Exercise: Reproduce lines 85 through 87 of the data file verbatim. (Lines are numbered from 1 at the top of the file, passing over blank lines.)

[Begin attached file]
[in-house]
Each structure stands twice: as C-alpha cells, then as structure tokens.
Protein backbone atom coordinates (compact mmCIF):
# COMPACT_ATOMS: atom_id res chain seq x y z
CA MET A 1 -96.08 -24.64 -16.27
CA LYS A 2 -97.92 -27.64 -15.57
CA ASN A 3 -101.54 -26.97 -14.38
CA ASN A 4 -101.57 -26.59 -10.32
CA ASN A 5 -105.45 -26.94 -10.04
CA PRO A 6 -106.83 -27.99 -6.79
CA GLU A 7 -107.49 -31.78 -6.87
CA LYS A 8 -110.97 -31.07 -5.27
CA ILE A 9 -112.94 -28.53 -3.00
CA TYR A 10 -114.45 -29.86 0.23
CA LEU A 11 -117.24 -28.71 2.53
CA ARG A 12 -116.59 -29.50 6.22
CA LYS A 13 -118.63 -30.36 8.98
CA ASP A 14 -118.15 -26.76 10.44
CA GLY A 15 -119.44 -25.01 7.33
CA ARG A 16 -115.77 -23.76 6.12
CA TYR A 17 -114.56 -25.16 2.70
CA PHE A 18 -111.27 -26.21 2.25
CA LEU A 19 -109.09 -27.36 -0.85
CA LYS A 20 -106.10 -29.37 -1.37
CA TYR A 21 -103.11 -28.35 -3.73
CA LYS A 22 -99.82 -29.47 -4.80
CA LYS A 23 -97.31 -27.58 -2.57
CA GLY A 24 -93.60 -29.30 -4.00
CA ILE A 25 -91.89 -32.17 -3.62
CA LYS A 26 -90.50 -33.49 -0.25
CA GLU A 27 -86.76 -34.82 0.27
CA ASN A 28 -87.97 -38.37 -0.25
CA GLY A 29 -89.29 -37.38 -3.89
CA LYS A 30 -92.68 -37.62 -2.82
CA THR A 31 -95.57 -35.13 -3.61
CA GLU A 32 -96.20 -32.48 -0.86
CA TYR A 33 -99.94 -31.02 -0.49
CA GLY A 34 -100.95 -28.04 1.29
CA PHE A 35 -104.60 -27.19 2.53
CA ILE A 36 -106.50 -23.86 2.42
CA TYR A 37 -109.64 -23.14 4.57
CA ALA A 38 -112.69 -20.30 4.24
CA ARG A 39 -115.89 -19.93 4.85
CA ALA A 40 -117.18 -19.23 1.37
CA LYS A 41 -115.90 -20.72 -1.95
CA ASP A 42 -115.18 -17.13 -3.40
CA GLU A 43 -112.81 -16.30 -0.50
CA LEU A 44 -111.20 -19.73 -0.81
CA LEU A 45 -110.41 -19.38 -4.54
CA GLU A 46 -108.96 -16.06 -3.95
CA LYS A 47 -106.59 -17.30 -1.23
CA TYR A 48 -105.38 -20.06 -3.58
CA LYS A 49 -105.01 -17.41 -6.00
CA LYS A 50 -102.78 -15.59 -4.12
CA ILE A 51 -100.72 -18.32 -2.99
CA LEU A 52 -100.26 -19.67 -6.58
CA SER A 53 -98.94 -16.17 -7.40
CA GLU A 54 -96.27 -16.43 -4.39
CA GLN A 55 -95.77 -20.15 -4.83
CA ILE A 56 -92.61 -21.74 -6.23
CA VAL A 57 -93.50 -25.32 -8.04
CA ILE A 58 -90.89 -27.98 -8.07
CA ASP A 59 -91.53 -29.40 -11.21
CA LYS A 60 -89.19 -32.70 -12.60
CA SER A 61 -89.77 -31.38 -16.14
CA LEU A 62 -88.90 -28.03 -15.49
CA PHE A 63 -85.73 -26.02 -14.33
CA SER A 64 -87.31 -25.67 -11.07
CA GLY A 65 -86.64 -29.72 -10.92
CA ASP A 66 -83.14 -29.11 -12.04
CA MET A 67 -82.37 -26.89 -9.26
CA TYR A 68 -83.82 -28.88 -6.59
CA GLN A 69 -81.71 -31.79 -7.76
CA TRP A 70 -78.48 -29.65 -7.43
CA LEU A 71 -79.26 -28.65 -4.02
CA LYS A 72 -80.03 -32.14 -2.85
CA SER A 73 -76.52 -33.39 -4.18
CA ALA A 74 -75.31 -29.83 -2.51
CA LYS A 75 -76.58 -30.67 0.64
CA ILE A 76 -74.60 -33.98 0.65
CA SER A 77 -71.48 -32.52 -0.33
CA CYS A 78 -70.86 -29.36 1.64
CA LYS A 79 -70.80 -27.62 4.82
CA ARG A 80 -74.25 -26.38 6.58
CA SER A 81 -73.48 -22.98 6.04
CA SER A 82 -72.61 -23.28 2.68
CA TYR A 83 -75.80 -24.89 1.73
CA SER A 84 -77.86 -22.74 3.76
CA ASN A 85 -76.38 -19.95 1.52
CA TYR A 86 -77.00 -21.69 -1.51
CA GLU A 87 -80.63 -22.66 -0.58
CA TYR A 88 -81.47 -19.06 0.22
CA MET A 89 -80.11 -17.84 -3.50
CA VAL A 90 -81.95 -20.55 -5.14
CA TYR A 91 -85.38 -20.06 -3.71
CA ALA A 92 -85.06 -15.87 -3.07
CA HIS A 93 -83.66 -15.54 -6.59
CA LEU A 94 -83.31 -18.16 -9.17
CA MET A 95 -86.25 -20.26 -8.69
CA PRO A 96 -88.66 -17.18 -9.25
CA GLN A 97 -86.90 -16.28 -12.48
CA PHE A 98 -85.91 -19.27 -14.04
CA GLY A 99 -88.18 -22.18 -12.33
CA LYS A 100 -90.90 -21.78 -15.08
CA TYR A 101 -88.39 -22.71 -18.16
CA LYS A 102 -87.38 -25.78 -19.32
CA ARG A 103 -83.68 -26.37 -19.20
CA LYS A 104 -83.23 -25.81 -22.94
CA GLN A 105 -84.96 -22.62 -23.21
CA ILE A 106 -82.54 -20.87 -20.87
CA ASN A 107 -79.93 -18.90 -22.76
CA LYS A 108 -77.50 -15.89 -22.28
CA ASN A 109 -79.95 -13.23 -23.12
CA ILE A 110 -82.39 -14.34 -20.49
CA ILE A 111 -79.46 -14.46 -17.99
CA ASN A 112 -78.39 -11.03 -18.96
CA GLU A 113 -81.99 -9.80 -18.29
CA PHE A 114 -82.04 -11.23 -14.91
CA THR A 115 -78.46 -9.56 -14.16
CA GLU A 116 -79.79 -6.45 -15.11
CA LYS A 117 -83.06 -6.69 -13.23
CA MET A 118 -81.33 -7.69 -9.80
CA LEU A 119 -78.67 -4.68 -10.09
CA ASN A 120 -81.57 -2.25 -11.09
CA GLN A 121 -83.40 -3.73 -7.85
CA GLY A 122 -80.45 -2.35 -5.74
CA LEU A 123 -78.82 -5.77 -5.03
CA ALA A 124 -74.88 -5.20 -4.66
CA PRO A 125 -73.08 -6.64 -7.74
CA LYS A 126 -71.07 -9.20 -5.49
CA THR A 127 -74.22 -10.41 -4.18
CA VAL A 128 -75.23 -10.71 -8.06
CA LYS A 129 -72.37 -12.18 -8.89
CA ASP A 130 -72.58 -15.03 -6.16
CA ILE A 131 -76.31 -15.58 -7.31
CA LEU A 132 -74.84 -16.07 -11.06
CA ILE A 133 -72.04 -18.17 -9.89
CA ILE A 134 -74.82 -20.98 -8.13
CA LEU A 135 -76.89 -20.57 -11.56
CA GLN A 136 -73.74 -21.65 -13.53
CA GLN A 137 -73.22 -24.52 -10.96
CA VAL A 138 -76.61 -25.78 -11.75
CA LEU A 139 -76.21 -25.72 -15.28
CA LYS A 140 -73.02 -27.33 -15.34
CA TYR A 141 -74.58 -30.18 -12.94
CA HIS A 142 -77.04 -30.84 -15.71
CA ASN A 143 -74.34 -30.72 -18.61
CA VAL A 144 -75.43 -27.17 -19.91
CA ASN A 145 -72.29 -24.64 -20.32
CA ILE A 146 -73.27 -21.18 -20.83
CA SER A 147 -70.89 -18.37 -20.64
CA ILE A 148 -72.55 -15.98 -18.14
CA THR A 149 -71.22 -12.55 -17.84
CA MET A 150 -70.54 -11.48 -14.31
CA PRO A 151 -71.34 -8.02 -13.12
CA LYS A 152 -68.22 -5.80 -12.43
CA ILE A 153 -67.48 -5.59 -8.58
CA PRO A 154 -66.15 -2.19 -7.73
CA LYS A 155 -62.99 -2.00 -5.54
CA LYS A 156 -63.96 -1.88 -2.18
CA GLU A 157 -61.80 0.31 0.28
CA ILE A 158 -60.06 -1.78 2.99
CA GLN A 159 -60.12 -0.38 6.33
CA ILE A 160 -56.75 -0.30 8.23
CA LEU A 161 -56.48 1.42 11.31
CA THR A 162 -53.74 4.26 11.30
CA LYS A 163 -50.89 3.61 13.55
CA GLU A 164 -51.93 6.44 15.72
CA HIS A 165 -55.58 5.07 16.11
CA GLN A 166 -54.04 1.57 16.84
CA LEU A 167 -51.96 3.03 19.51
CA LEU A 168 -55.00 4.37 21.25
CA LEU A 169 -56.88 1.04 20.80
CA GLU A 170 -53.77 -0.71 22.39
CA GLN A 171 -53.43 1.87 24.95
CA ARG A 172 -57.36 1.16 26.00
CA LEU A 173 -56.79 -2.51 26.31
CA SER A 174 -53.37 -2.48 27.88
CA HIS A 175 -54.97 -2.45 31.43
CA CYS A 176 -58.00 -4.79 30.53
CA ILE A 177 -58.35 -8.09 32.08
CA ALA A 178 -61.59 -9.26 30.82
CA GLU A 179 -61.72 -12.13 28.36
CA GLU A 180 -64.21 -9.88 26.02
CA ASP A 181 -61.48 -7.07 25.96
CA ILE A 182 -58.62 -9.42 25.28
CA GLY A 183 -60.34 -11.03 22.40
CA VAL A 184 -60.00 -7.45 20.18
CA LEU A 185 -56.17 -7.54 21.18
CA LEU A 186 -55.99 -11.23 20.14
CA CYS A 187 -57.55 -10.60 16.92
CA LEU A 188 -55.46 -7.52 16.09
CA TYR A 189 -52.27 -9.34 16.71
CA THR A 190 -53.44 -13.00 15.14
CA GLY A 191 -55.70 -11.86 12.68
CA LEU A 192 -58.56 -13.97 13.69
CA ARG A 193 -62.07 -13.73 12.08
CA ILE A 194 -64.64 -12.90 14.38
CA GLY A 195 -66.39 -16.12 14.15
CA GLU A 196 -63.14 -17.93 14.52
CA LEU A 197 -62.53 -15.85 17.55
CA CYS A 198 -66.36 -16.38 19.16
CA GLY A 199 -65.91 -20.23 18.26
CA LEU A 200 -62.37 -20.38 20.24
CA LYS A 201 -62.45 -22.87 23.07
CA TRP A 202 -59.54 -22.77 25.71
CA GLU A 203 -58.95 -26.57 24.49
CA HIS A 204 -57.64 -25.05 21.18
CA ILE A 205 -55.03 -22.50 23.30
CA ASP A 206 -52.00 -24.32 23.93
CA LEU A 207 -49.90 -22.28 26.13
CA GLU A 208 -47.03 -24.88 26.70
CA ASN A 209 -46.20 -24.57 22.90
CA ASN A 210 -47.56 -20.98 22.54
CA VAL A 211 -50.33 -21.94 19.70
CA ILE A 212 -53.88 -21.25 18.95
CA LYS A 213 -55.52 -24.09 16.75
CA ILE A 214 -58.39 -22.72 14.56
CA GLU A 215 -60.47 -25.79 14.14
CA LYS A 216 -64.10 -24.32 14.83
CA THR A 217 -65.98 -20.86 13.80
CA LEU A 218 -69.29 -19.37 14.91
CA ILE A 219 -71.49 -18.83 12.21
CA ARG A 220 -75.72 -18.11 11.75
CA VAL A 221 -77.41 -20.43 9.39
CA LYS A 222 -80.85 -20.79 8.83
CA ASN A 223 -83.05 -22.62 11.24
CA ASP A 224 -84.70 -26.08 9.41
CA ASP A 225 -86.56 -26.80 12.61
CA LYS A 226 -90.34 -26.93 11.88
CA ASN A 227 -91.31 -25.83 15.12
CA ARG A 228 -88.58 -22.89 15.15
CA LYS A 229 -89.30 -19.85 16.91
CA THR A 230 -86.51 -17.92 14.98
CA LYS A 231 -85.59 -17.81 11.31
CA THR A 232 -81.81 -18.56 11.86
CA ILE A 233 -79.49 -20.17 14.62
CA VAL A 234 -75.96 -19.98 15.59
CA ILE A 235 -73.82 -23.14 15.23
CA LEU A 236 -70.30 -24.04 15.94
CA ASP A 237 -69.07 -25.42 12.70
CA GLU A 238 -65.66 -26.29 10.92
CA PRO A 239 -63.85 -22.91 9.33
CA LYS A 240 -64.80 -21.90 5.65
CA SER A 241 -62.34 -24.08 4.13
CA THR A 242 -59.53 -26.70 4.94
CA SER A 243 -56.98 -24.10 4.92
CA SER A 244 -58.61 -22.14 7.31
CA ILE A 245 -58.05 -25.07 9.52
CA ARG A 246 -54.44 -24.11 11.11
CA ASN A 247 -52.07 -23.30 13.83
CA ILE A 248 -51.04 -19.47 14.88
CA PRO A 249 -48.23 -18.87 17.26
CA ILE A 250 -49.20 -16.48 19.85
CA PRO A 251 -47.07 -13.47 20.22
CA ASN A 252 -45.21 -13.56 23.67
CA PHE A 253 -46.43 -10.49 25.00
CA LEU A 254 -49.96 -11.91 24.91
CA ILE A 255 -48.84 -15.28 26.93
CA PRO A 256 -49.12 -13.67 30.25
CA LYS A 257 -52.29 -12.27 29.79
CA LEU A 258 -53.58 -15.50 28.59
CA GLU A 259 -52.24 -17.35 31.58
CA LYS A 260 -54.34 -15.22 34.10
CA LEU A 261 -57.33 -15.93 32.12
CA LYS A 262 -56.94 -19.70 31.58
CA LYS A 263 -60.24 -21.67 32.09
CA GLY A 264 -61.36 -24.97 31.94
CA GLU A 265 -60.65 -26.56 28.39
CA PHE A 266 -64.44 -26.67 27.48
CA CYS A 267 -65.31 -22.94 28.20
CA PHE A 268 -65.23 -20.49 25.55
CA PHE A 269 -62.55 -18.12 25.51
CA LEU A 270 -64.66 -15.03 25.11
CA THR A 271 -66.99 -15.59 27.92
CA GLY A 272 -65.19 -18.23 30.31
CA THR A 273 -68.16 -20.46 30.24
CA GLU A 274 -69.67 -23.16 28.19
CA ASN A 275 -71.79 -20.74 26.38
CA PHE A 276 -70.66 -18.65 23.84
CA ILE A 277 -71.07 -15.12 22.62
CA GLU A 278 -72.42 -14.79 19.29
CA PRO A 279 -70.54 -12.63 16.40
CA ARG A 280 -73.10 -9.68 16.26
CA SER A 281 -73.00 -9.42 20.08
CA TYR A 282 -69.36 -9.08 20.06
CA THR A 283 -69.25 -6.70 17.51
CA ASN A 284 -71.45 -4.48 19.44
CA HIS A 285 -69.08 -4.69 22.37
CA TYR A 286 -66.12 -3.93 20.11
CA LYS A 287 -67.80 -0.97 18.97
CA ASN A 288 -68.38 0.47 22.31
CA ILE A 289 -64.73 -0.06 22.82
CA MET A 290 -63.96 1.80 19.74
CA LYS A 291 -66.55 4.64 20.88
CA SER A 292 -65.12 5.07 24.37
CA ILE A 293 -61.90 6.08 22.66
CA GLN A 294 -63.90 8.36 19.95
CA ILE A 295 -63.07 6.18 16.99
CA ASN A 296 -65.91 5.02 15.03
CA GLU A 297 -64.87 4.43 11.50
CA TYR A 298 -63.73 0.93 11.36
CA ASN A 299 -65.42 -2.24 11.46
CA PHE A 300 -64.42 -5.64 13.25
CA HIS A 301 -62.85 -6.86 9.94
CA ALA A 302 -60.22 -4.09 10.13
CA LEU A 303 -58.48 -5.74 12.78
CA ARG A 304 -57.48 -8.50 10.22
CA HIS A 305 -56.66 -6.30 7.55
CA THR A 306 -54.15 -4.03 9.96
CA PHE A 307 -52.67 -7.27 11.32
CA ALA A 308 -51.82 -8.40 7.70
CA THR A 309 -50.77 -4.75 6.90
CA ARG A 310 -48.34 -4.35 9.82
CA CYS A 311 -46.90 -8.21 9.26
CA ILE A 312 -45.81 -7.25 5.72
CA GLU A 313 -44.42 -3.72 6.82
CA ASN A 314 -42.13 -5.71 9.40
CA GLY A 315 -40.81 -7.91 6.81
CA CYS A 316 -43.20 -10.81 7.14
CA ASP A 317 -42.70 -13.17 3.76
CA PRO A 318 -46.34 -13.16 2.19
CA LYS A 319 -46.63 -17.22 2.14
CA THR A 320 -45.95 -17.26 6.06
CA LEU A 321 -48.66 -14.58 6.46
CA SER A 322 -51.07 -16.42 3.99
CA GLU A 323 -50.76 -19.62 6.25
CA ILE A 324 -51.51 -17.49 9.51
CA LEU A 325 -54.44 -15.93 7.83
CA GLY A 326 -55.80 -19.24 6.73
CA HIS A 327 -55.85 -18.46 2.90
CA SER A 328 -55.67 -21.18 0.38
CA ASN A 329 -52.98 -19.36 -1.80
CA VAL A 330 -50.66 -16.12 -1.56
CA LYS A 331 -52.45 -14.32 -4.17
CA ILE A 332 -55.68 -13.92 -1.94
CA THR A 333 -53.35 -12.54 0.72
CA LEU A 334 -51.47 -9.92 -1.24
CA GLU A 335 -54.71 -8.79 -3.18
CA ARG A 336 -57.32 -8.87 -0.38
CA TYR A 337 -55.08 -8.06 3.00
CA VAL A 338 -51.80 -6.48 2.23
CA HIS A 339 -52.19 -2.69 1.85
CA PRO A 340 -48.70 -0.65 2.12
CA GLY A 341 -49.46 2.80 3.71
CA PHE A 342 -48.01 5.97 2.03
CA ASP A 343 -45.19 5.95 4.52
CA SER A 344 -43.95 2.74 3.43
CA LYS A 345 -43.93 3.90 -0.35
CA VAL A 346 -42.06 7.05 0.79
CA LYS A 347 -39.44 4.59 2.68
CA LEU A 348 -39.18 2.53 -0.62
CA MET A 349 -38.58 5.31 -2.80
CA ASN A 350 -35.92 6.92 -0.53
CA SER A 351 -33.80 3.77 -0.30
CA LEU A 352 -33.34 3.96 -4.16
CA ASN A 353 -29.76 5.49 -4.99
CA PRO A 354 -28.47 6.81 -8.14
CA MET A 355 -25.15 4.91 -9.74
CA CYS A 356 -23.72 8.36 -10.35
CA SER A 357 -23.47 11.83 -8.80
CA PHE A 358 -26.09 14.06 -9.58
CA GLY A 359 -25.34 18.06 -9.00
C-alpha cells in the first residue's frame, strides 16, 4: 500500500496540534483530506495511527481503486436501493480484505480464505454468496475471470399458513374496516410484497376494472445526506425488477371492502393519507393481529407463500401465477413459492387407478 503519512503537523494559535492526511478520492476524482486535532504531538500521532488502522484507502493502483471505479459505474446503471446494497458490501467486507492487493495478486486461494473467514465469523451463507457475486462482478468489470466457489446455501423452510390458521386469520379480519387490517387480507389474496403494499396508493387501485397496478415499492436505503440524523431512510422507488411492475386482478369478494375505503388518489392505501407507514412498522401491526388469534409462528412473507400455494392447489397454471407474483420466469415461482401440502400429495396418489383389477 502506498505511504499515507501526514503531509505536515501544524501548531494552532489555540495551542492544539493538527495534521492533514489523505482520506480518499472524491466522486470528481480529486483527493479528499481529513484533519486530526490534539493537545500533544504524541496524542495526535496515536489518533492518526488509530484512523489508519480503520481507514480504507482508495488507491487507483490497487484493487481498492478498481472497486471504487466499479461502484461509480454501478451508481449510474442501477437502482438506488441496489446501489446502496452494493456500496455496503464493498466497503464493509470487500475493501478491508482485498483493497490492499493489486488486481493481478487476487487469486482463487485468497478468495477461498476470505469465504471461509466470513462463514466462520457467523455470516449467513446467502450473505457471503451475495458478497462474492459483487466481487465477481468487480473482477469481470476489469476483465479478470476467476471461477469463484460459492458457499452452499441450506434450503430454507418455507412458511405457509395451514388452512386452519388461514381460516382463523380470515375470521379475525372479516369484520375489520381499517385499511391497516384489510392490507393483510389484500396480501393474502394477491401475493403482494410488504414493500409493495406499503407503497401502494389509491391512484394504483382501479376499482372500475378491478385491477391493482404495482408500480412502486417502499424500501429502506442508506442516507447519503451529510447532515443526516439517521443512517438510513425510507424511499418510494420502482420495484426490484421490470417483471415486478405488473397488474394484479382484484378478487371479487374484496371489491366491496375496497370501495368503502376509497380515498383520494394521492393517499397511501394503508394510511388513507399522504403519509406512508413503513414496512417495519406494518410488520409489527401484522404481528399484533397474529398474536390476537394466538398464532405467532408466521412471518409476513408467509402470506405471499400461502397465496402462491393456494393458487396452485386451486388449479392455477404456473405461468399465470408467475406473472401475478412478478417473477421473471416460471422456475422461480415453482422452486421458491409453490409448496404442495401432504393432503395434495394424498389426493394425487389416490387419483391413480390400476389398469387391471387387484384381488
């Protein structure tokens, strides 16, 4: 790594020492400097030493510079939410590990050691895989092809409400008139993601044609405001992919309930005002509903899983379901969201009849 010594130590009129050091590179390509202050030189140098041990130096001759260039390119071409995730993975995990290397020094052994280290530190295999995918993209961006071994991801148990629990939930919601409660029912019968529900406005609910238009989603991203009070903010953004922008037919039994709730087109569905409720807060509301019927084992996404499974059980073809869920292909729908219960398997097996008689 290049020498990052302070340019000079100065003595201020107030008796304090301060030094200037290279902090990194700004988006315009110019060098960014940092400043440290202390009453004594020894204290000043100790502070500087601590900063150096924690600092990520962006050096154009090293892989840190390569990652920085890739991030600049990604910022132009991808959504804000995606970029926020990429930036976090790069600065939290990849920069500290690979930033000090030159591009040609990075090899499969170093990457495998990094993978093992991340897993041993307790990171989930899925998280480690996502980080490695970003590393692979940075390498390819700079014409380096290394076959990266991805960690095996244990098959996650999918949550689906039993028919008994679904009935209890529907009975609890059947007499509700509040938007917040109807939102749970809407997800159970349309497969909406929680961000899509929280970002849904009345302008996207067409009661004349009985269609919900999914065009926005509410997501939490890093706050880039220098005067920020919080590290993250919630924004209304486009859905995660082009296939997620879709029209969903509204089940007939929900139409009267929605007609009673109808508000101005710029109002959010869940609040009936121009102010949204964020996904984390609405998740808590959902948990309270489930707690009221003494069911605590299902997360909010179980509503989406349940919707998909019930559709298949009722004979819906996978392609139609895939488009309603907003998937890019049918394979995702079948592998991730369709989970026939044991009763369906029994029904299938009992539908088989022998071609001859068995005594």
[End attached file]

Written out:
CA SER A 81 -73.48 -22.98 6.04
CA SER A 82 -72.61 -23.28 2.68
CA TYR A 83 -75.80 -24.89 1.73